>>>> Speech off has been built into SRs for the same reason for a long
>>>> time now.
>>>> For some aspects, if visual cursor tracking does not work as
>>>> intended, that's a bug to be fixed.
>>>> But overall it is the solution you were hoping for as per your
>>>> first email.
>>>> Thanks and regards,
>>>> Sailesh
>>>>
>>>>> On 1/23/14, Don Mauck < = EMAIL ADDRESS REMOVED = > wrote:
>>>>> I understand that as screen reader myself, however, I'm not
>>>>> convinced that with speech off, the visual cursor would track
>>>>> correctly. I'll half to ask some of my visual friends.
>>>>> -----Original Message-----
>>>>> From: Sailesh Panchang [mailto: = EMAIL ADDRESS REMOVED = ]
>>>>> Sent: Thursday, January 23, 2014 2:57 PM
>>>>> To: WebAIM Discussion List
>>>>> Subject: Re: [WebAIM] Keyboard navigation
>>>>>
>>>>> Screen readers do have speech off mode that allow one to do this.
>>>>> The free NVDA screen reader can help such users.
>>>>> A decade ago IBM HPR also had this feature. JAWS too works with
>>>>> speech off.
>>>>> Sailesh
>>>>>
>>>>>
>>>>>> On 1/23/14, Don Mauck < = EMAIL ADDRESS REMOVED = > wrote:
>>>>>> Hi list -
>>>>>>
>>>>>> I've had an interesting idea proposed to me. With the many folks
>>>>>> that are not able to use a mouse, yet have no visual issues,
>>>>>> wouldn't it be a great help if they had some of the same quick
>>>>>> key navigation abilities such as jumping from headings, button,
>>>>>> check boxes, radio buttons etc. This would certainly save the
>>>>>> users a lot of tabbing and arrowing. Just imagine how much
>>>>>> easier it would be for a user to bring up a list of headings,
>>>>>> buttons etc.
>>>>>>
>>>>>> As more folks get older and or have permanent wrist injuries, I
>>>>>> think this kind of keyboard navigation would be quite popular.
>>>>>> It seems like a screen reader company like FS or GW-micro would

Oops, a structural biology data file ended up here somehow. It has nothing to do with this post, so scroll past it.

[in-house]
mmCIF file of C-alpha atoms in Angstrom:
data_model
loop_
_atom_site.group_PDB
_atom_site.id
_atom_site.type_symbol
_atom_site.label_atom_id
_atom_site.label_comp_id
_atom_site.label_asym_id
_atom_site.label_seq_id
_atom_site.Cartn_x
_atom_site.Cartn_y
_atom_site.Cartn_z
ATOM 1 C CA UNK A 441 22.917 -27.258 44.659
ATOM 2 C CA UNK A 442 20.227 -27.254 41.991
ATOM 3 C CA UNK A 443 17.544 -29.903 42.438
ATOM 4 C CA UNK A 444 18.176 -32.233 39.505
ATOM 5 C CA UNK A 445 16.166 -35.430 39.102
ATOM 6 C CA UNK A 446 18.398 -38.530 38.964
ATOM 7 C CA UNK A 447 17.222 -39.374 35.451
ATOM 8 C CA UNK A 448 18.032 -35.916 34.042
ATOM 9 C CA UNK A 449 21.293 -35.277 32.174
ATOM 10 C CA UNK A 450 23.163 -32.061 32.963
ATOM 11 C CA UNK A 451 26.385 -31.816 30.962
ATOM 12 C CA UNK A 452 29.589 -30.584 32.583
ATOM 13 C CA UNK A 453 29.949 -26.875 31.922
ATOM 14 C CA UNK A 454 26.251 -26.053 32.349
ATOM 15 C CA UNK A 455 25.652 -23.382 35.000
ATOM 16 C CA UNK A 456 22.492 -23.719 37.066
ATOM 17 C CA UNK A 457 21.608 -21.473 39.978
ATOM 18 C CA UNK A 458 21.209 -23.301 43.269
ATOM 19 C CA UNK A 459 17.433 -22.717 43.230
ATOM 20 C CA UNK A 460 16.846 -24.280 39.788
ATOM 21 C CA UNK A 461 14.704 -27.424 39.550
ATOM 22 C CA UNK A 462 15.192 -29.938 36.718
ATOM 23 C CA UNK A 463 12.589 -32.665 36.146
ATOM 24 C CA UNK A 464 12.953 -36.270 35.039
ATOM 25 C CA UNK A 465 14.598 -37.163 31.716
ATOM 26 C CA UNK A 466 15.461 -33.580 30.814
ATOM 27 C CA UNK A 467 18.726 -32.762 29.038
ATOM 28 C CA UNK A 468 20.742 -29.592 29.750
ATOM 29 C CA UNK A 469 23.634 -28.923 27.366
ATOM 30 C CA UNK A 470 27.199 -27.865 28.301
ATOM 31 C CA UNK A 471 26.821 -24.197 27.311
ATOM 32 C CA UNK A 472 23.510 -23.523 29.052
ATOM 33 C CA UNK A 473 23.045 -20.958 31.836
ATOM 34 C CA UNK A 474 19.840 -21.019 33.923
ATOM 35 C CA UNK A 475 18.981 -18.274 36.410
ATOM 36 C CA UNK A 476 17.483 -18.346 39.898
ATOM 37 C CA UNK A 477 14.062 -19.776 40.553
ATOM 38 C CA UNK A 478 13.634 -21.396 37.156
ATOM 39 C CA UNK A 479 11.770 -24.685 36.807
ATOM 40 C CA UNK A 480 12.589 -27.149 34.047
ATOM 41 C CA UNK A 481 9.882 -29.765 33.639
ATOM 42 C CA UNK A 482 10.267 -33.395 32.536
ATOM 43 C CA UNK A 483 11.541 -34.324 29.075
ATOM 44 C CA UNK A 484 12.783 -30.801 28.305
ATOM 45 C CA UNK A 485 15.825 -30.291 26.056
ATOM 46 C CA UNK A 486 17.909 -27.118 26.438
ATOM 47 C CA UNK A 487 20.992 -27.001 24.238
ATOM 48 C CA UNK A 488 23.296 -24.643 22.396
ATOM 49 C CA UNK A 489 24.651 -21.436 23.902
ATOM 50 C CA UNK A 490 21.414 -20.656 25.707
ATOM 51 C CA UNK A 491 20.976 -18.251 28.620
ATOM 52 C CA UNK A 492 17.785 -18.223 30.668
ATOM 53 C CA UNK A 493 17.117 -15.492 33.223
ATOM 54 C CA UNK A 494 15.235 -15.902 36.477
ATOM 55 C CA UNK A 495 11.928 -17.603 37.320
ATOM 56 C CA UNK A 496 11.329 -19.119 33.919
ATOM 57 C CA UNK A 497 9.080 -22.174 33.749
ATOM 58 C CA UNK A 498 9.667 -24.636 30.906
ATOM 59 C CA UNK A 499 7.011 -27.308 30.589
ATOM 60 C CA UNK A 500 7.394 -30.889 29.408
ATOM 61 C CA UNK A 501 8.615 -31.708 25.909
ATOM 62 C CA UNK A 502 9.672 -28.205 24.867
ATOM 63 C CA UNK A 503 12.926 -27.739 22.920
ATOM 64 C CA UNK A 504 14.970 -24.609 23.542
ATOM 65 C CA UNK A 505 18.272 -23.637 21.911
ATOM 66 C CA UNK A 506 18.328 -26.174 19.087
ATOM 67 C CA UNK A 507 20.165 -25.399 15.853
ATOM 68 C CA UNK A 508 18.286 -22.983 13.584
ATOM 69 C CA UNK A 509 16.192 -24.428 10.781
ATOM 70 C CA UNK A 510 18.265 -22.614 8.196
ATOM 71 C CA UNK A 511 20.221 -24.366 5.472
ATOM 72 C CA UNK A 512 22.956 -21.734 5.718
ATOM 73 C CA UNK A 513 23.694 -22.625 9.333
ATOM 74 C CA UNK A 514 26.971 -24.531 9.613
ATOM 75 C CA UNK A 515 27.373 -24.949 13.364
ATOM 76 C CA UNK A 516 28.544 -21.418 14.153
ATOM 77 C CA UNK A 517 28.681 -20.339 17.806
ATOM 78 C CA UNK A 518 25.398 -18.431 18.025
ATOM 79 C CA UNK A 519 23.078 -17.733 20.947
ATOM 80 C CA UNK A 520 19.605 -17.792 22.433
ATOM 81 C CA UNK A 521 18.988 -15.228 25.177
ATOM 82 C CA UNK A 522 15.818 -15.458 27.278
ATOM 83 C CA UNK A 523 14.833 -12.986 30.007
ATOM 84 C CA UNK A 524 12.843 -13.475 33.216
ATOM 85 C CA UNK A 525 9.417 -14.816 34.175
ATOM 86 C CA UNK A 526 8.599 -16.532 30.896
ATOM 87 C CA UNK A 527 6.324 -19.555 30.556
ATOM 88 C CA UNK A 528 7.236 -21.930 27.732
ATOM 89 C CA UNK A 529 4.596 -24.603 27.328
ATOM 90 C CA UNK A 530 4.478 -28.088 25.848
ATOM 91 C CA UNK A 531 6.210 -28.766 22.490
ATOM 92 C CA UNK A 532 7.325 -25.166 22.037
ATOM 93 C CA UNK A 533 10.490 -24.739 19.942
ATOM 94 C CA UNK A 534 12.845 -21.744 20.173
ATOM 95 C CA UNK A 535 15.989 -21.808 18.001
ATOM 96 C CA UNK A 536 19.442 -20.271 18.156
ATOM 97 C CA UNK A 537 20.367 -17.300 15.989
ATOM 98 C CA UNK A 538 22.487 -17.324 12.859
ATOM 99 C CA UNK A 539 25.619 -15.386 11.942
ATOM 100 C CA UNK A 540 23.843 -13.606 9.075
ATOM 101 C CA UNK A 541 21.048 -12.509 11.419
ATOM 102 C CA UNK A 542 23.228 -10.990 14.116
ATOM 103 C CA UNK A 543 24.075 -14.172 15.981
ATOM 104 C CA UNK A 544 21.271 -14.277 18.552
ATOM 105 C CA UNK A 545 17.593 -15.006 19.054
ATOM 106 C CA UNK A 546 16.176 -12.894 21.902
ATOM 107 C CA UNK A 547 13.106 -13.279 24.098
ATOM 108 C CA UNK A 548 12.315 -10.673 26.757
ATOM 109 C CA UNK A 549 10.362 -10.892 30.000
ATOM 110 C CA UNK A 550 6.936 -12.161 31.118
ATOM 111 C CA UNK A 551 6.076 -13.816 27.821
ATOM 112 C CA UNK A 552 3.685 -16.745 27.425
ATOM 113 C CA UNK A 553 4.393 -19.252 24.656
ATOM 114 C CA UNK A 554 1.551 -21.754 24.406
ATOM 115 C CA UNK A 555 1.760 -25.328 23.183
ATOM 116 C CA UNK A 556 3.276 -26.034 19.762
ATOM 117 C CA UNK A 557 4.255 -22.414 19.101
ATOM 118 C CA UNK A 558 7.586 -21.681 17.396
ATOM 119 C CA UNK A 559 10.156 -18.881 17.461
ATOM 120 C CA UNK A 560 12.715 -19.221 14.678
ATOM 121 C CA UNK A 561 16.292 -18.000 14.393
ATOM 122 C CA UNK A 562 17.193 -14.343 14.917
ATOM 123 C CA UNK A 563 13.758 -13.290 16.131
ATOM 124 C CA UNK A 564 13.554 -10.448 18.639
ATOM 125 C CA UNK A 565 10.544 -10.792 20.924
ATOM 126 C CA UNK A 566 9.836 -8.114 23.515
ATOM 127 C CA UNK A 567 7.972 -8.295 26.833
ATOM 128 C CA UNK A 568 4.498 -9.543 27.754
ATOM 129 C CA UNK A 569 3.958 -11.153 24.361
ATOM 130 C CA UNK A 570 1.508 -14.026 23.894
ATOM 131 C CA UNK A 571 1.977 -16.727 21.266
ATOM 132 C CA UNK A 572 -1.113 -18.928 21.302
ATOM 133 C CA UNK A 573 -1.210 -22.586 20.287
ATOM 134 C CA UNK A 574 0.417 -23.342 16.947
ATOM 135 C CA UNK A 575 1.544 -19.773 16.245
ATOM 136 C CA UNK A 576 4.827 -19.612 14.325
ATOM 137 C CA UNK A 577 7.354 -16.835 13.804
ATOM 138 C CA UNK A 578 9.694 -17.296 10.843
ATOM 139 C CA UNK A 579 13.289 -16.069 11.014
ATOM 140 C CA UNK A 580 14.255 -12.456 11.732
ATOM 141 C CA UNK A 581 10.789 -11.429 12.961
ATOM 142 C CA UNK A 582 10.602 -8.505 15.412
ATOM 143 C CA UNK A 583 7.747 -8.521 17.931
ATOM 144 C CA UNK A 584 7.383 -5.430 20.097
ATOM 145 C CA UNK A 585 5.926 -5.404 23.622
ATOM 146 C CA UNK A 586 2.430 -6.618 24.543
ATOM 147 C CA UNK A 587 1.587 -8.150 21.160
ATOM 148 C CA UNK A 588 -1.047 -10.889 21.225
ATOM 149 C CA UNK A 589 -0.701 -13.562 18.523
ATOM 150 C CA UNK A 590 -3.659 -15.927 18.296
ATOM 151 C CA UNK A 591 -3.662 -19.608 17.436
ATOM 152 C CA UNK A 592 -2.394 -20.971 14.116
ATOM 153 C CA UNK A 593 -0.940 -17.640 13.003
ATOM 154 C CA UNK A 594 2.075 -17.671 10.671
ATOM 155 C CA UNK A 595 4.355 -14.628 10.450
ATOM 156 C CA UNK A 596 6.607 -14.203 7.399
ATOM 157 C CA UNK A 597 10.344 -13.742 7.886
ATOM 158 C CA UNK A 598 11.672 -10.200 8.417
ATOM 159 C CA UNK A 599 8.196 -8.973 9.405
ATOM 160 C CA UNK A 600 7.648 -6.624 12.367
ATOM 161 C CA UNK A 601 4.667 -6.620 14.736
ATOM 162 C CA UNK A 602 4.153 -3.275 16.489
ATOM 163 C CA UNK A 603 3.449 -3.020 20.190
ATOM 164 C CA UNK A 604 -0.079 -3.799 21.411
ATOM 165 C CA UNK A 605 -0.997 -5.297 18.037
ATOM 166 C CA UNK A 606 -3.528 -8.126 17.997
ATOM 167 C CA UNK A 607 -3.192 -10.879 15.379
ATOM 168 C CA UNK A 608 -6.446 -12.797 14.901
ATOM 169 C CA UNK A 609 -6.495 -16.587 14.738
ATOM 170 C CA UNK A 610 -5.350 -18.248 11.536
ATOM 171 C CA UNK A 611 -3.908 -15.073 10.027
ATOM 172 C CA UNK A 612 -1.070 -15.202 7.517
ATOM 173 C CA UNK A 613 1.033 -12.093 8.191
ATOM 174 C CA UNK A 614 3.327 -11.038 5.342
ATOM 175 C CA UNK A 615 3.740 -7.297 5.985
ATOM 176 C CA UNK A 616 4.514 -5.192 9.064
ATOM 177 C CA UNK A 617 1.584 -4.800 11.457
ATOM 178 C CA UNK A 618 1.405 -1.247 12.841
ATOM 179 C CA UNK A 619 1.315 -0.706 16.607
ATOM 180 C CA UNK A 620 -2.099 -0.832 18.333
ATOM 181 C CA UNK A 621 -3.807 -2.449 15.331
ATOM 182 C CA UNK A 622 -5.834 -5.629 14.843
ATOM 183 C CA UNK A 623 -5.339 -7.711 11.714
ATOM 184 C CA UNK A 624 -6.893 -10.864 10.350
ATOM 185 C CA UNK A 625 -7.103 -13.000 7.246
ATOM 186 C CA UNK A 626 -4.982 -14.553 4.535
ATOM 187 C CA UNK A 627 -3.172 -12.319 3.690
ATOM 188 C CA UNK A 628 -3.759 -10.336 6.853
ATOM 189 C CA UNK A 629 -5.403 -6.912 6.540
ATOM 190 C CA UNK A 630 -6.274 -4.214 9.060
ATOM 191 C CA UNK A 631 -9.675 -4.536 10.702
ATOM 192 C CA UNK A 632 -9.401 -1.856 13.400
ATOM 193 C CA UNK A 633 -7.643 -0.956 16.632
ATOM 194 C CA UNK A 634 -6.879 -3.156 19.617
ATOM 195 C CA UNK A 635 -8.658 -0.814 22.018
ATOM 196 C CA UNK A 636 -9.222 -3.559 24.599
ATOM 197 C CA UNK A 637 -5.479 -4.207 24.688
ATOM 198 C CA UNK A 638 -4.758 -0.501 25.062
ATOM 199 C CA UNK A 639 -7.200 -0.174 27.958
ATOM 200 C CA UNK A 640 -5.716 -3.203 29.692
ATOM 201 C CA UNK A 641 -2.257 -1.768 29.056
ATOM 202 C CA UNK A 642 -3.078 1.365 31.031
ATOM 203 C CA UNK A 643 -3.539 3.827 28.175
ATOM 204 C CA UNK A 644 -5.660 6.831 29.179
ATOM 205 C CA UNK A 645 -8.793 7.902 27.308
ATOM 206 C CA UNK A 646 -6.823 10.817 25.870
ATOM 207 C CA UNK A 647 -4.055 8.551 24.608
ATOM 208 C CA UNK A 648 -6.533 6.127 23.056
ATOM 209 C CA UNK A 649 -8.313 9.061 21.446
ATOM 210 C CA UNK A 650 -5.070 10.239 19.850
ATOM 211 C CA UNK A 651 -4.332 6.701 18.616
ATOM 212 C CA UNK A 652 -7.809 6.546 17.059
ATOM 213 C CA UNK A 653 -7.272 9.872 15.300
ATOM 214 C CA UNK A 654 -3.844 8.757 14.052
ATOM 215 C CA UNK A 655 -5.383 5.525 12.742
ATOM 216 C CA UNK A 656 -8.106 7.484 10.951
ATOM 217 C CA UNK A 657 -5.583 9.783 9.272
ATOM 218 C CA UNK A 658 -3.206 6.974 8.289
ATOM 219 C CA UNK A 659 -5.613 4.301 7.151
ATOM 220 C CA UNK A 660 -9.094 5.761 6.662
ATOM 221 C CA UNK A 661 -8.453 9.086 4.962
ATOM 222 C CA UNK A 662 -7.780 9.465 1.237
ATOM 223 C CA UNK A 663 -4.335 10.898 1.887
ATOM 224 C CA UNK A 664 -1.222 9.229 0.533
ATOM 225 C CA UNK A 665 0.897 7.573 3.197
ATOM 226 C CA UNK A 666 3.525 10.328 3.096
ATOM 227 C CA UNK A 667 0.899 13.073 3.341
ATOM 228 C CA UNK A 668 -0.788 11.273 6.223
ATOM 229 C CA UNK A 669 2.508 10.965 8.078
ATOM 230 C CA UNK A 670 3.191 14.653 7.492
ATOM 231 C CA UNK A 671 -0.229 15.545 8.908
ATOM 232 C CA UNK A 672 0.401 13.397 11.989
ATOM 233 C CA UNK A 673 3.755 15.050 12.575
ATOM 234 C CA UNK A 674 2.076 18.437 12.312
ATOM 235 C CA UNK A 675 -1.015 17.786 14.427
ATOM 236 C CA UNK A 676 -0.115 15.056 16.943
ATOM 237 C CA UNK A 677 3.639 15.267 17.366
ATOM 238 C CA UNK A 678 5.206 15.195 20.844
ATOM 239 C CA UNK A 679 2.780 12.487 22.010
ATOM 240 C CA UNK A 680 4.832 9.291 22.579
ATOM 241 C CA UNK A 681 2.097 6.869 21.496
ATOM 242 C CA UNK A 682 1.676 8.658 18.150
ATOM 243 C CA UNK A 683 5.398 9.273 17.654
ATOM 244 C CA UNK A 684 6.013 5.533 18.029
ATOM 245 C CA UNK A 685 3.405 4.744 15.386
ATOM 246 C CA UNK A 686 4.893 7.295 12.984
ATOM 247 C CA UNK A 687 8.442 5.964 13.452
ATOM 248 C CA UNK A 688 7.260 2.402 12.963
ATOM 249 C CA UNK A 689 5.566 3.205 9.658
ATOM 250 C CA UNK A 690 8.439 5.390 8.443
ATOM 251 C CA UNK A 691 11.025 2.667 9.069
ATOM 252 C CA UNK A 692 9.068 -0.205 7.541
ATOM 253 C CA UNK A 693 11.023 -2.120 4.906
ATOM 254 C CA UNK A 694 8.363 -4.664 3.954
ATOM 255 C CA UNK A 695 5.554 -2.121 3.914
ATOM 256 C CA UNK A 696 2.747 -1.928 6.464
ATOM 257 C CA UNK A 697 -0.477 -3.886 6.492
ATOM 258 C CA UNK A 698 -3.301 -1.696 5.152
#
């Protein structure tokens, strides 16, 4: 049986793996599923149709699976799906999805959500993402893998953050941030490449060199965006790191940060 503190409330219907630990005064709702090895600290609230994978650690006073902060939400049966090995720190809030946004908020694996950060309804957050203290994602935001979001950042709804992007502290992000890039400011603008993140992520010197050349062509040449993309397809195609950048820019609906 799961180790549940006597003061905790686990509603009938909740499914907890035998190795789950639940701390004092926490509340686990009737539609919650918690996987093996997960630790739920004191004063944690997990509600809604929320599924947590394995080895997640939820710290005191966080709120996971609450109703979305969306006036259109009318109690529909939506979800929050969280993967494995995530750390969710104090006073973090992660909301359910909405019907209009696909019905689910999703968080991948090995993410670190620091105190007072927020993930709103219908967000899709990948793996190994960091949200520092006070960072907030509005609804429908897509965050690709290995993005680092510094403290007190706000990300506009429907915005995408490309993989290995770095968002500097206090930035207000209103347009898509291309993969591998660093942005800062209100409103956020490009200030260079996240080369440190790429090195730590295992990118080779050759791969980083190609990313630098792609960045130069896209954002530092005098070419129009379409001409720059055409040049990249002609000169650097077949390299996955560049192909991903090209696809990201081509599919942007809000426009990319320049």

>>>>>> have a whole new market to tap in to. Any thoughts?
>>>>>>
>>>>>>
>>>>>>
>>>>>> --
>>>>>> Regards: Don Mauck -- Accessibility matters.
>>>>>>
>>>>>> HYPERLINK "http://www.oracle.com/" nOracle Don Mauck |
>>>>>> Accessibility Evangelist
>>>>>> Phone: HYPERLINK "tel:+1%203033344184"+1 3033344184 | Mobile:
>>>>>> HYPERLINK
>>>>>> "tel:+1%203032171557"+1 3032171557 Oracle Accessibility Program
>>>>>> Office
>>>>>> 7604 Technology Way | Denver, Colorado 80237
>>>>>>
>>>>>> HYPERLINK "http://www.oracle.com/commitment" nGreen Oracle
>>>>>>
>>>>>> Oracle is committed to developing practices and products that
>>>>>> help protect the environment
>>>>> >>>>> >>>>> list messages to = EMAIL ADDRESS REMOVED =
>>>>> >>>>> >>>>> list messages to = EMAIL ADDRESS REMOVED =
>>>> >>>> >>>> list messages to = EMAIL ADDRESS REMOVED =
>>> >>> >>> list messages to = EMAIL ADDRESS REMOVED =
>> >> >> list messages to = EMAIL ADDRESS REMOVED =
> > > list messages to = EMAIL ADDRESS REMOVED =
>


--
Work hard. Have fun. Make history.

From: deborah.kaplan@suberic.net
Date: Fri, Jan 24 2014 10:55AM
Subject: Re: Keyboard navigation
← Previous message | Next message →

In opera, F9 is blur, so in a form field you can always use F9 to enter navigation mode and leave form mode.

The header navigation is great -- when it works. It has a tendency to be confused by some divs; sometimes it gets trapped. But I still use it frequently.

I sometimes use speech off NVDA for element navigation but unexpected things do happen with the viewable elements on the page. Plus reponse time is very slow. I agree that browser builtins or add-ons would be an easier way to handle this.

Deborah Kaplan
Accessibility Team Co-lead
Dreamwidth Studios

On Fri, 24 Jan 2014, Bourne, Sarah (ITD) wrote:

> Birkir, when you have focus on a form field, the shortcuts do not work. It enters the letter n or p into the field, or jumps to that letter in a drop-list, etc. When you tab out of the form field, the shortcuts work again.
>
> Sarah E. Bourne
> Director of Assistive Technology &
> Mass.Gov Chief Technology Strategist
> Information Technology Division
> Commonwealth of Massachusetts
> 1 Ashburton Pl. rm 1601 Boston MA 02108
> 617-626-4502
> = EMAIL ADDRESS REMOVED =
> http://www.mass.gov/itd
>
>
> -----Original Message-----
> From: = EMAIL ADDRESS REMOVED = [mailto: = EMAIL ADDRESS REMOVED = ] On Behalf Of Birkir R. Gunnarsson
> Sent: Friday, January 24, 2014 12:18 PM
> To: WebAIM Discussion List
> Subject: Re: [WebAIM] Keyboard navigation